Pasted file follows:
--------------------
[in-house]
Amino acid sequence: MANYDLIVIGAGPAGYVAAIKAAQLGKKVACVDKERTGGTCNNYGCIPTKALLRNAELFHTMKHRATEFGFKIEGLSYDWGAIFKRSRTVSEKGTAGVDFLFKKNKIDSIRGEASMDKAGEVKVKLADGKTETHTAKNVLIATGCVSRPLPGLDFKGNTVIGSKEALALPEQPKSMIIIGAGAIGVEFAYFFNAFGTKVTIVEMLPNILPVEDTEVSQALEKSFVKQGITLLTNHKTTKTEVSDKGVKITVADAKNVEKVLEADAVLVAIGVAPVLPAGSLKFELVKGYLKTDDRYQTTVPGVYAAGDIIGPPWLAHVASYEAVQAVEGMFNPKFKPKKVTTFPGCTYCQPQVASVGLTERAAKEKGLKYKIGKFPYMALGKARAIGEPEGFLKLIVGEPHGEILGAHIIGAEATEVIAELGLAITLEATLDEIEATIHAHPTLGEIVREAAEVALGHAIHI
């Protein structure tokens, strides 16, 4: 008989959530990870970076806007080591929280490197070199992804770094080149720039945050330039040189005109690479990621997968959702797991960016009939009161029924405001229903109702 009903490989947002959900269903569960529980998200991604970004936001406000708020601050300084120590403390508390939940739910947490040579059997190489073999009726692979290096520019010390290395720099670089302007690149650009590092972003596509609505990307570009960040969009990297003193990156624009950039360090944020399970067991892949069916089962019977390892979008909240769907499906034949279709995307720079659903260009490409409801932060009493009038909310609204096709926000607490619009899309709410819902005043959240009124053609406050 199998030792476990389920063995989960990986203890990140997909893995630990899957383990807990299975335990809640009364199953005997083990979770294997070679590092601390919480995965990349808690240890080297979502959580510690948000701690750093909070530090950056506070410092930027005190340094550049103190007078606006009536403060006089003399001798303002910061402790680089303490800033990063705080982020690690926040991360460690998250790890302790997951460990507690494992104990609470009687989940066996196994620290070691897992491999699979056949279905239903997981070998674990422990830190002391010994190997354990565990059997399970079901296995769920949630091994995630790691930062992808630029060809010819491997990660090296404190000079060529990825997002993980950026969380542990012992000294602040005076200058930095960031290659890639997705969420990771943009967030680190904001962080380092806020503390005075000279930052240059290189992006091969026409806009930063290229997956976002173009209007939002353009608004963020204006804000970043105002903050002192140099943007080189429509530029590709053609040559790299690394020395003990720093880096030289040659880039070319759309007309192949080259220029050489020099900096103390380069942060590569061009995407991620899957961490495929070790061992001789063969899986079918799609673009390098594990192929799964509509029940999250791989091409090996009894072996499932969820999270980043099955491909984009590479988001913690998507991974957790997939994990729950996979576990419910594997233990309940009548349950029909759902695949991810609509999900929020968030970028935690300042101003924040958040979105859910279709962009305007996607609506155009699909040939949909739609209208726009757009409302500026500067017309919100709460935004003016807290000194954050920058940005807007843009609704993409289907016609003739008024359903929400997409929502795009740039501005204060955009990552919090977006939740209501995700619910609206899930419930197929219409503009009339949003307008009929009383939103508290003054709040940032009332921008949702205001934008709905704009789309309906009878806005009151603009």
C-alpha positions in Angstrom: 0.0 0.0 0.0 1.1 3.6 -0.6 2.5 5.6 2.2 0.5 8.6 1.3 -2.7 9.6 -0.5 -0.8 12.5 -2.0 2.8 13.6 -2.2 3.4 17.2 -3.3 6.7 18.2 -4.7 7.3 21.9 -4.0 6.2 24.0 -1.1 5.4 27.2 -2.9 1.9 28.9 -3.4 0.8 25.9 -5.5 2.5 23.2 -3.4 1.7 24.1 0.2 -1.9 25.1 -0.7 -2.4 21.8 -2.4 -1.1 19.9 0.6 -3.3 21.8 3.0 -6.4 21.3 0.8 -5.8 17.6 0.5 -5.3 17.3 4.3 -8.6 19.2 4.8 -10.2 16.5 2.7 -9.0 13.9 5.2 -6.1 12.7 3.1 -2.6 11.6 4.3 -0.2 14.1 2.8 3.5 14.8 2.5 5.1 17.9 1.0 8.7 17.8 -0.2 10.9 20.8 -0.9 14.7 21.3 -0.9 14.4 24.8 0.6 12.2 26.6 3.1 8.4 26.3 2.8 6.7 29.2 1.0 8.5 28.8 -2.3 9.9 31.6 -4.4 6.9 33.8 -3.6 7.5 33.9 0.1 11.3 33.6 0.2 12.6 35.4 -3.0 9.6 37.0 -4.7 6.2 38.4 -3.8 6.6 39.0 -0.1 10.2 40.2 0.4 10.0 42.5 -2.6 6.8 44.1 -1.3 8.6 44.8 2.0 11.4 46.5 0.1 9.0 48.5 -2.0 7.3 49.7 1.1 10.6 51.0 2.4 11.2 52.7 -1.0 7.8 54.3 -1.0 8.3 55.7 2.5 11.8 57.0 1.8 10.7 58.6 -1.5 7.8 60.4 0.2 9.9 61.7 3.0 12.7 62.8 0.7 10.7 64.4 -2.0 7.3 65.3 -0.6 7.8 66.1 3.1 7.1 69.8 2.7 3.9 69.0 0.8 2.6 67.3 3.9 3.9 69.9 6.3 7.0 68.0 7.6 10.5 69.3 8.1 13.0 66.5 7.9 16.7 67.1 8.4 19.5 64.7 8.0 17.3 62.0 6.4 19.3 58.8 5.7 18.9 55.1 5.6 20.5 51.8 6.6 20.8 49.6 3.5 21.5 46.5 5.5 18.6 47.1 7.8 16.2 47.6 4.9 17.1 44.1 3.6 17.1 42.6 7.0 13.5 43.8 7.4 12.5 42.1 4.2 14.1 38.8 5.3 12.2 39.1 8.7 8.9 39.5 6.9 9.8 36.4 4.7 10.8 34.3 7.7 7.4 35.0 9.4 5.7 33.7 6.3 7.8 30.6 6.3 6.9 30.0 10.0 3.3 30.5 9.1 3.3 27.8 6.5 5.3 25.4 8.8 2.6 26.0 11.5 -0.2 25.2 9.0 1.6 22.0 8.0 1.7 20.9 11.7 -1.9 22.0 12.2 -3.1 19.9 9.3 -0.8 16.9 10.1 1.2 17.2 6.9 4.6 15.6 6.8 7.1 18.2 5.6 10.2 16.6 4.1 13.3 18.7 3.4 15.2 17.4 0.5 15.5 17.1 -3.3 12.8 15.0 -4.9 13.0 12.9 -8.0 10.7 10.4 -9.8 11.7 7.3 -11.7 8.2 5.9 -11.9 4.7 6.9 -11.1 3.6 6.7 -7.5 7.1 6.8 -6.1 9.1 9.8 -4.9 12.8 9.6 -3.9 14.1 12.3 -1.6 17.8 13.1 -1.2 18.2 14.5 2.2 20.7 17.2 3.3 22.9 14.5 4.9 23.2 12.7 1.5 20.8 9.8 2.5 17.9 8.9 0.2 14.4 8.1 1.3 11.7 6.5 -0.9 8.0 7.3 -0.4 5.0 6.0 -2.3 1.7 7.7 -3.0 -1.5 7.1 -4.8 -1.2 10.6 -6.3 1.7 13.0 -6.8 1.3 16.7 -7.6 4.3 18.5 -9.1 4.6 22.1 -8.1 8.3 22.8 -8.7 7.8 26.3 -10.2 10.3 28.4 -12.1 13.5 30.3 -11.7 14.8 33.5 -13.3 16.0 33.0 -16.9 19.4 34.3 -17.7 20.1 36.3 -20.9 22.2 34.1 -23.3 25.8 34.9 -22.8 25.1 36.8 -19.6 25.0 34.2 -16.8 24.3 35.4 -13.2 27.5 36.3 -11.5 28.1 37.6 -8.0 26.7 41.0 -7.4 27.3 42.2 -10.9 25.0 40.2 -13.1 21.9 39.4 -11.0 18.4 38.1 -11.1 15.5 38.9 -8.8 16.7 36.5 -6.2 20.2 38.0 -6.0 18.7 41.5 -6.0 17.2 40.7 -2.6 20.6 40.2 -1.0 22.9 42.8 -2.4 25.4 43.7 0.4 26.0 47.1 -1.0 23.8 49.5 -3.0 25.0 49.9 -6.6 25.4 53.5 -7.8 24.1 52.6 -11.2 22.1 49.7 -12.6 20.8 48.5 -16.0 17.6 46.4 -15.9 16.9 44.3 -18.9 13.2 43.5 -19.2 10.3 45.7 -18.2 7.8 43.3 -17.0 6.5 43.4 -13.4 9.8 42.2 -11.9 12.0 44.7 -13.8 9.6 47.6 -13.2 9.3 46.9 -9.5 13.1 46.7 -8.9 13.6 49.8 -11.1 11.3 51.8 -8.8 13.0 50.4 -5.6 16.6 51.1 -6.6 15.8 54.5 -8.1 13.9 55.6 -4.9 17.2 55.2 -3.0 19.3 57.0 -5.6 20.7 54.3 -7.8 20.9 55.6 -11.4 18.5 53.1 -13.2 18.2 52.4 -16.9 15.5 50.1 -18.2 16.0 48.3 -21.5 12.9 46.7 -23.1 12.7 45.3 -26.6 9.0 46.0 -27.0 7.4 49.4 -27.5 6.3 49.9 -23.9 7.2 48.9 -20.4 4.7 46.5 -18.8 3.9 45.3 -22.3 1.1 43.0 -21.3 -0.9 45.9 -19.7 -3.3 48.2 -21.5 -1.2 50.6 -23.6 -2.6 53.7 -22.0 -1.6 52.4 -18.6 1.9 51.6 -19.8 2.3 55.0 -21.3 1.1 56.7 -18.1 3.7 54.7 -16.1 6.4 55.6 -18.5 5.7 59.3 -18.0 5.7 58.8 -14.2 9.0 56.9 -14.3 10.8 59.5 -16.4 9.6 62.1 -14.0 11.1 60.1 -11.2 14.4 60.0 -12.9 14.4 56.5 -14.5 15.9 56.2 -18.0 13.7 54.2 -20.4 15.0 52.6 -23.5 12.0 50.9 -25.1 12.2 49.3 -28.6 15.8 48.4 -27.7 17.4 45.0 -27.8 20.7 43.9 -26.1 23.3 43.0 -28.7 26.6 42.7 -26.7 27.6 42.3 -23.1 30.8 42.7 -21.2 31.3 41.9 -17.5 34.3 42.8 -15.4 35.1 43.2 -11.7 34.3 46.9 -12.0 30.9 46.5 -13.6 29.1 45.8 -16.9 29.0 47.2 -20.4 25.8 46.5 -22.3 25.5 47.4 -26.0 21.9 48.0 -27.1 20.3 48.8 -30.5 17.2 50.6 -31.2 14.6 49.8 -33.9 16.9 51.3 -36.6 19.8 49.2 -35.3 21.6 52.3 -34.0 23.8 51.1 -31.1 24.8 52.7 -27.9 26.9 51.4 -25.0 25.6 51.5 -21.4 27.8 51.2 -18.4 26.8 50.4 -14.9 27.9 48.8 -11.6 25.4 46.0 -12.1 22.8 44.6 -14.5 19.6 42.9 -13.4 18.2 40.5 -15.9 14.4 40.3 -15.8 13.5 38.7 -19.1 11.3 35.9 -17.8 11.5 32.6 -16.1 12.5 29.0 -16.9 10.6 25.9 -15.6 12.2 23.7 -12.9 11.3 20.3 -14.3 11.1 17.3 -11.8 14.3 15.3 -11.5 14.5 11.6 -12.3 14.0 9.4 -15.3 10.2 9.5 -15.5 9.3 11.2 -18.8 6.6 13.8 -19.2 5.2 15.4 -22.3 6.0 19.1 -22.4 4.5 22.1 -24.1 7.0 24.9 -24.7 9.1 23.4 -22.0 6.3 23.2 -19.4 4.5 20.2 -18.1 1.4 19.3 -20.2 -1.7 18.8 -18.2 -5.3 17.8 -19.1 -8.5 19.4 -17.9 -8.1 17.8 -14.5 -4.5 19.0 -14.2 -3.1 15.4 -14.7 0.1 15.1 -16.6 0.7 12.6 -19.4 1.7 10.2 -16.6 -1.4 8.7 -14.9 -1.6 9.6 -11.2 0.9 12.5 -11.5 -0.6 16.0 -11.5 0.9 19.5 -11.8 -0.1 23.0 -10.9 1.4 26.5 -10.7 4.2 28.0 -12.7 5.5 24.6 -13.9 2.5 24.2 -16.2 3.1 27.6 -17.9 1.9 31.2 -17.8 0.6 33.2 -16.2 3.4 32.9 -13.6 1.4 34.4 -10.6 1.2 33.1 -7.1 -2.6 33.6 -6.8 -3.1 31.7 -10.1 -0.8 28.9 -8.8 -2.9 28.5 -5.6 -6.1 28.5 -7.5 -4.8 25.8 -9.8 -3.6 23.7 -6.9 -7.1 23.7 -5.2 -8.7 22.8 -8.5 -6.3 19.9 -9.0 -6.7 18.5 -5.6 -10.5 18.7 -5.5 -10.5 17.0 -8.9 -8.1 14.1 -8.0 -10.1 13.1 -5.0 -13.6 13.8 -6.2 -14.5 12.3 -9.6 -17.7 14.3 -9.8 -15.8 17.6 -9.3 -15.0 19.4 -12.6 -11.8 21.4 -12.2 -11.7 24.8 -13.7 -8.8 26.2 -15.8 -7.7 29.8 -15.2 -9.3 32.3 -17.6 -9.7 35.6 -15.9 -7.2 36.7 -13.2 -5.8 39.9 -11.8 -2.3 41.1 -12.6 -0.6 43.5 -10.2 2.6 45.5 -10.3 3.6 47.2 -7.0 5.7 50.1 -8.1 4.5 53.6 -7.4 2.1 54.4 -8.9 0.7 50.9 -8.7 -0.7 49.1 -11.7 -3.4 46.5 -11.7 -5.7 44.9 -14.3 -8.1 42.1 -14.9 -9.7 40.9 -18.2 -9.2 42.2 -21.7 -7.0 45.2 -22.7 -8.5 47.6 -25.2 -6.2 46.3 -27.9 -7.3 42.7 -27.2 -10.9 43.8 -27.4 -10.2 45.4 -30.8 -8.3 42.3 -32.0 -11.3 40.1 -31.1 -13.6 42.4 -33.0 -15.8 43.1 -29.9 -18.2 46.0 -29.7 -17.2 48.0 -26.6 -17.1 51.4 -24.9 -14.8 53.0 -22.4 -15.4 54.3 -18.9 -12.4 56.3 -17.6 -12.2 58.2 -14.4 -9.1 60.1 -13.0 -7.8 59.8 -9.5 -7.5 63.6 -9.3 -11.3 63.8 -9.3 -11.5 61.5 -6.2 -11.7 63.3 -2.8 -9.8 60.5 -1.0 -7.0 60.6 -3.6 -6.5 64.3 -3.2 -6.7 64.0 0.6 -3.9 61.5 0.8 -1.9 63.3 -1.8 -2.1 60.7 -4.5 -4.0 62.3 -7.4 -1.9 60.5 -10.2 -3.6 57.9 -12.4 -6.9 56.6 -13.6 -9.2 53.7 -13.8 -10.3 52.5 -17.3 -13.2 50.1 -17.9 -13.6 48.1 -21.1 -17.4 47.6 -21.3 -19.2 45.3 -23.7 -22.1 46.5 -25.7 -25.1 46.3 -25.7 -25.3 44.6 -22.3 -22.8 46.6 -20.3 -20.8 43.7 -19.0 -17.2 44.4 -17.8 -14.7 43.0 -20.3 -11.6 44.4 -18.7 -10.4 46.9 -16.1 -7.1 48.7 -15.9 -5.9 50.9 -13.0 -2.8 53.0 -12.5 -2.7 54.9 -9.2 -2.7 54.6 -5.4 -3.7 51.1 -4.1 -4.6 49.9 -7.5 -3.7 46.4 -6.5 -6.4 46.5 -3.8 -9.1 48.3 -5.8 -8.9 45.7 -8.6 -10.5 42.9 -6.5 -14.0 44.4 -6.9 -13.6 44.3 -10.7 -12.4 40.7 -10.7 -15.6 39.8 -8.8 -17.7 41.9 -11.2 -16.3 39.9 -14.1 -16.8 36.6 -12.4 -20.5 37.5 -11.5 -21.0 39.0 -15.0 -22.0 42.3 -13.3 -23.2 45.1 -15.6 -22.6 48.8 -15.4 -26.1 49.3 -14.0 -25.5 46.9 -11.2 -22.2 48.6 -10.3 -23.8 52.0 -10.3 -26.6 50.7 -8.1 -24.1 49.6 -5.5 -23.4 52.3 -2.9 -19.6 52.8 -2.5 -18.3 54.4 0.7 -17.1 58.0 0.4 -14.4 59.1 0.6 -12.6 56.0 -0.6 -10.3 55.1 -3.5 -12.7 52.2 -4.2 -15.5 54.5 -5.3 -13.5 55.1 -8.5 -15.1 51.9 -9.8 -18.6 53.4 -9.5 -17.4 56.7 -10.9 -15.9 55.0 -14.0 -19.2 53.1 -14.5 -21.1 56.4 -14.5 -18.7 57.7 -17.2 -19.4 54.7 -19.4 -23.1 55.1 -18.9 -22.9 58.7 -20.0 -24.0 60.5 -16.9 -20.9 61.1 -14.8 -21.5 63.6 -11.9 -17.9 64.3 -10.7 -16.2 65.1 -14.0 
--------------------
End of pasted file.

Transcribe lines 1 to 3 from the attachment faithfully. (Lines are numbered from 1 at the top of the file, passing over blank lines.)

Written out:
[in-house]
Amino acid sequence: MANYDLIVIGAGPAGYVAAIKAAQLGKKVACVDKERTGGTCNNYGCIPTKALLRNAELFHTMKHRATEFGFKIEGLSYDWGAIFKRSRTVSEKGTAGVDFLFKKNKIDSIRGEASMDKAGEVKVKLADGKTETHTAKNVLIATGCVSRPLPGLDFKGNTVIGSKEALALPEQPKSMIIIGAGAIGVEFAYFFNAFGTKVTIVEMLPNILPVEDTEVSQALEKSFVKQGITLLTNHKTTKTEVSDKGVKITVADAKNVEKVLEADAVLVAIGVAPVLPAGSLKFELVKGYLKTDDRYQTTVPGVYAAGDIIGPPWLAHVASYEAVQAVEGMFNPKFKPKKVTTFPGCTYCQPQVASVGLTERAAKEKGLKYKIGKFPYMALGKARAIGEPEGFLKLIVGEPHGEILGAHIIGAEATEVIAELGLAITLEATLDEIEATIHAHPTLGEIVREAAEVALGHAIHI
């Protein structure tokens, strides 16, 4: 008989959530990870970076806007080591929280490197070199992804770094080149720039945050330039040189005109690479990621997968959702797991960016009939009161029924405001229903109702 009903490989947002959900269903569960529980998200991604970004936001406000708020601050300084120590403390508390939940739910947490040579059997190489073999009726692979290096520019010390290395720099670089302007690149650009590092972003596509609505990307570009960040969009990297003193990156624009950039360090944020399970067991892949069916089962019977390892979008909240769907499906034949279709995307720079659903260009490409409801932060009493009038909310609204096709926000607490619009899309709410819902005043959240009124053609406050 199998030792476990389920063995989960990986203890990140997909893995630990899957383990807990299975335990809640009364199953005997083990979770294997070679590092601390919480995965990349808690240890080297979502959580510690948000701690750093909070530090950056506070410092930027005190340094550049103190007078606006009536403060006089003399001798303002910061402790680089303490800033990063705080982020690690926040991360460690998250790890302790997951460990507690494992104990609470009687989940066996196994620290070691897992491999699979056949279905239903997981070998674990422990830190002391010994190997354990565990059997399970079901296995769920949630091994995630790691930062992808630029060809010819491997990660090296404190000079060529990825997002993980950026969380542990012992000294602040005076200058930095960031290659890639997705969420990771943009967030680190904001962080380092806020503390005075000279930052240059290189992006091969026409806009930063290229997956976002173009209007939002353009608004963020204006804000970043105002903050002192140099943007080189429509530029590709053609040559790299690394020395003990720093880096030289040659880039070319759309007309192949080259220029050489020099900096103390380069942060590569061009995407991620899957961490495929070790061992001789063969899986079918799609673009390098594990192929799964509509029940999250791989091409090996009894072996499932969820999270980043099955491909984009590479988001913690998507991974957790997939994990729950996979576990419910594997233990309940009548349950029909759902695949991810609509999900929020968030970028935690300042101003924040958040979105859910279709962009305007996607609506155009699909040939949909739609209208726009757009409302500026500067017309919100709460935004003016807290000194954050920058940005807007843009609704993409289907016609003739008024359903929400997409929502795009740039501005204060955009990552919090977006939740209501995700619910609206899930419930197929219409503009009339949003307008009929009383939103508290003054709040940032009332921008949702205001934008709905704009789309309906009878806005009151603009």